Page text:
A design flaw in a mirror developed for the next generation of advanced weather satellites could delay their launch and leave forecasters at least temporarily reliant on slower, less detailed technology to track threatening weather, government officials said yesterday.

The $100,000 mirror is being built for the new series of Geostationary Operational Environmental Satellites (GOES) designed by NASA for the National Weather Service, to orbit 22,300 miles above Earth. The problem is not comparable to or related to a major flaw found recently in the Hubble Space Telescope, according to officials of both agencies. Word of the weather satellites' flaw was first reported by the New York Times.

The GOES satellites provide the continuous overviews of weather across the Western Hemisphere seen routinely on weather maps on the nightly television news.

Only one such satellite is in orbit. Officials of both NASA and the National Oceanographic and Atmospheric Administration, which includes the National Weather Service, expressed some concern that it could fail before a replacement is lofted. But they said that possibility seems remote.

"There is a 90 percent probability of no failure through late 1992," said Elbert W. Friday Jr., head of the National Weather Service. By then, he said, he expects the first of the replacement satellites -- known as GOES-NEXT -- to be ready.

If it isn't, he said, the agency has a contingency plan to use other satellites, radar and specially equipped tracking planes to provide weather forecasting and storm tracking data. But he emphasized that the fallback system would be less capable than GOES.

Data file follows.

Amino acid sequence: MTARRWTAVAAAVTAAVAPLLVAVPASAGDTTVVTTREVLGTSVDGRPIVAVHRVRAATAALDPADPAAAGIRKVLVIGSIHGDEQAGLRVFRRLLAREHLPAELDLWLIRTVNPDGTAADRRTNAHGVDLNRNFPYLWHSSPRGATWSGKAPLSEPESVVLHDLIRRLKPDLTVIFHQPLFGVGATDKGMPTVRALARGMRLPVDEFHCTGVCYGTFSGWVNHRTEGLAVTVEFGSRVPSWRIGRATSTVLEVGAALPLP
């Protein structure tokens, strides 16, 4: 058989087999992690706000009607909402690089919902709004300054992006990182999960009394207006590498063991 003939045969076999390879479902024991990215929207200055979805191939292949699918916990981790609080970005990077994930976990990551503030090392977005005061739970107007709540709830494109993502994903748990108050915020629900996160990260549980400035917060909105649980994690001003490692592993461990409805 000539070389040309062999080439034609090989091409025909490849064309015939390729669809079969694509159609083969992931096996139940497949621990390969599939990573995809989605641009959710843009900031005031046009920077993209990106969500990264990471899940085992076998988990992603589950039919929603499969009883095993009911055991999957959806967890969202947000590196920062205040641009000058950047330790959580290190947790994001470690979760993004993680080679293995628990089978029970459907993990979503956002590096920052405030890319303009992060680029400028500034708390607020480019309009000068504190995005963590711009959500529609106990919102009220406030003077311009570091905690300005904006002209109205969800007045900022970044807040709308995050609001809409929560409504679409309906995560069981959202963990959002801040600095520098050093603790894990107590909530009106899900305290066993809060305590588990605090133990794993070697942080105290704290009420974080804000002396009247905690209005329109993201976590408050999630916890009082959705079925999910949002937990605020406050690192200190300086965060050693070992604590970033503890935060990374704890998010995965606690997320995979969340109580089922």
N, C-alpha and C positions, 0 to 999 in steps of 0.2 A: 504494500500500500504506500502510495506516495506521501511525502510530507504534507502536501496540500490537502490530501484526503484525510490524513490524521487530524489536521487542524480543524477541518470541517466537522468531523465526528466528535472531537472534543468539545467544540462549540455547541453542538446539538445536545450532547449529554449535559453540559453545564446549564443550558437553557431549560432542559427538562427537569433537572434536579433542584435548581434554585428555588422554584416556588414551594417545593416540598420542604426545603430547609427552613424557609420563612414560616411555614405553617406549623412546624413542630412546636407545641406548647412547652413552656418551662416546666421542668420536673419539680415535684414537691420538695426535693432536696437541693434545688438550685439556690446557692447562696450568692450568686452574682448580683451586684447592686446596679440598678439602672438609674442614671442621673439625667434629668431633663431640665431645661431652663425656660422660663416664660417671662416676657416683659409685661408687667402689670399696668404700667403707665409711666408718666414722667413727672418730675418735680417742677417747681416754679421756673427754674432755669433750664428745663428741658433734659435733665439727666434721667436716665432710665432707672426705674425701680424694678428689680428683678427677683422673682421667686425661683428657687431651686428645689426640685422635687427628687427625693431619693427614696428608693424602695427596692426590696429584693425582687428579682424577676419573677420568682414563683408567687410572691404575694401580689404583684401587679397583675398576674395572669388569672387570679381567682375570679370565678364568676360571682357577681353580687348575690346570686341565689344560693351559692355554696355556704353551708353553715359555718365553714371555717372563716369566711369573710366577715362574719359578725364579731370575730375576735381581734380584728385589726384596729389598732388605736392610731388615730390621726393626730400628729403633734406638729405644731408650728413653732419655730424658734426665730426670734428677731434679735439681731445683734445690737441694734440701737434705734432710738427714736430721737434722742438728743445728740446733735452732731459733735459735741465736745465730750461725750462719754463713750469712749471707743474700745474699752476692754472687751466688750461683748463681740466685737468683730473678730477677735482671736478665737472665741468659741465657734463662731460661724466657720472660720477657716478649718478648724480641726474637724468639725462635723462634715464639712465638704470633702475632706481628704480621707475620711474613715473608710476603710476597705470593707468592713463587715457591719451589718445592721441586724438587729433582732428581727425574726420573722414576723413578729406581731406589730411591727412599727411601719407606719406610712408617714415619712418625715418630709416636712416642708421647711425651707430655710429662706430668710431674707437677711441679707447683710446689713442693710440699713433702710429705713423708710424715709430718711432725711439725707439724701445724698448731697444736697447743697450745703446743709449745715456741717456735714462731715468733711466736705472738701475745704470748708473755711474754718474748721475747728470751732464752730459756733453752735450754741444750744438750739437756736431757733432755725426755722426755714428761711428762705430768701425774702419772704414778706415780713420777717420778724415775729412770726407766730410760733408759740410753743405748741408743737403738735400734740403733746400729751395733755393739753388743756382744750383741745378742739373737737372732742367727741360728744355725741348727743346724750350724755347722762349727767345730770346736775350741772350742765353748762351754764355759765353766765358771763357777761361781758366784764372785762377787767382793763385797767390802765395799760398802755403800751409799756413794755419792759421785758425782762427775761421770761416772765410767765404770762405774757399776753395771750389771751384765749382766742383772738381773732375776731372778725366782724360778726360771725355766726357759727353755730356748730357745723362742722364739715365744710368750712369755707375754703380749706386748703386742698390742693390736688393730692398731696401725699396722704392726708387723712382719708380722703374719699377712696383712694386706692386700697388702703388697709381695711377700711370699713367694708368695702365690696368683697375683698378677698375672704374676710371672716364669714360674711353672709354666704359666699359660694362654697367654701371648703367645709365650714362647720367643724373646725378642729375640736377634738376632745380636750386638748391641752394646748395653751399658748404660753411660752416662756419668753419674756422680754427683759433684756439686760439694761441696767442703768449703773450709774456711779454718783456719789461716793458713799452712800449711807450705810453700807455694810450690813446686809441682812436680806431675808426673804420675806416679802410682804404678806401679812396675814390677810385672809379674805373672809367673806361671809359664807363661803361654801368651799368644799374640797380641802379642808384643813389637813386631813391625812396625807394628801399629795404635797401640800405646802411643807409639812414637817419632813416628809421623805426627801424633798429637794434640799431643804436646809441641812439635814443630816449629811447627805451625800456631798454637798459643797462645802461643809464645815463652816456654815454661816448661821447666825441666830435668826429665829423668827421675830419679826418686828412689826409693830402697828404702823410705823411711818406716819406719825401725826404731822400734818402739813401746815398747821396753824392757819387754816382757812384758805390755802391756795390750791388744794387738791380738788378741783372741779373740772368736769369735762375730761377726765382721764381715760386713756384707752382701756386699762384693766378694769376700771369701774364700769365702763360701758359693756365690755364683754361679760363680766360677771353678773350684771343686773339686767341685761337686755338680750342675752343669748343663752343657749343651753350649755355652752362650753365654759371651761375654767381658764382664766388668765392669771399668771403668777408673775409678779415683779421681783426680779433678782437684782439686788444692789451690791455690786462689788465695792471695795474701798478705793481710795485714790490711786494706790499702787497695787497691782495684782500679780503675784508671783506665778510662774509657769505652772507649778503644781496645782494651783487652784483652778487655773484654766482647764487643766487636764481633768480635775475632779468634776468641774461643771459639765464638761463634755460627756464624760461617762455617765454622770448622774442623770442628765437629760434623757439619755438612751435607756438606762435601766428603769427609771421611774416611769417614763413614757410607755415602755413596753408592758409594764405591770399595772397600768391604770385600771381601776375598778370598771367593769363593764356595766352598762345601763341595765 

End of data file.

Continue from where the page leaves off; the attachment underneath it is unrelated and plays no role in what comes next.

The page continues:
"GOES clearly is not the only tool, but with respect to tracking storms it's our best tool," he said, "Without it, you would see a jerky, incomplete motion" in the weather pictures, which would take longer to assemble, and would reduce forecasters' ability to predict hurricane movements.

Officials said repairing the flaw could delay completion of the instruments for two to six months but precise estimates of the cost, and the length of delay, must wait until at least late next month, when a special NASA-contractor team is expected to recommend a solution.

James R. Greaves, NASA's manager of meteorological satellites, said the new satellites are designed to remain in a stable position in space, focused on Earth like spy satellites, instead of spinning like the earlier satellites in the GOES series.

Initial tests seemed to show the satellites' mirror, which measures 20 by 13 inches, "would meet specifications," he said. But in late 1989, the first indications of a problem prompted the Aerospace-Communications Division of ITT Corp., designer of the mirror and a subcontractor to Ford Aerospace on the $900 million project, to devise a more rigorous test. That test, completed recently, showed that the mirror will be warped in an unacceptable way by heating from sunlight.

A Senate Commerce, Science and Transportation Committee staff aide said, "There's been a great deal of concern on the committee for a long while that the GOES program was behind schedule and over budget."

The aide attributed this to a combination of factors, including the loss of one GOES satellite when its Delta booster failed, the fact that GOES-NEXT is an attempt to "push new technology," and "severe constraints" in the NOAA budget for most of the last decade.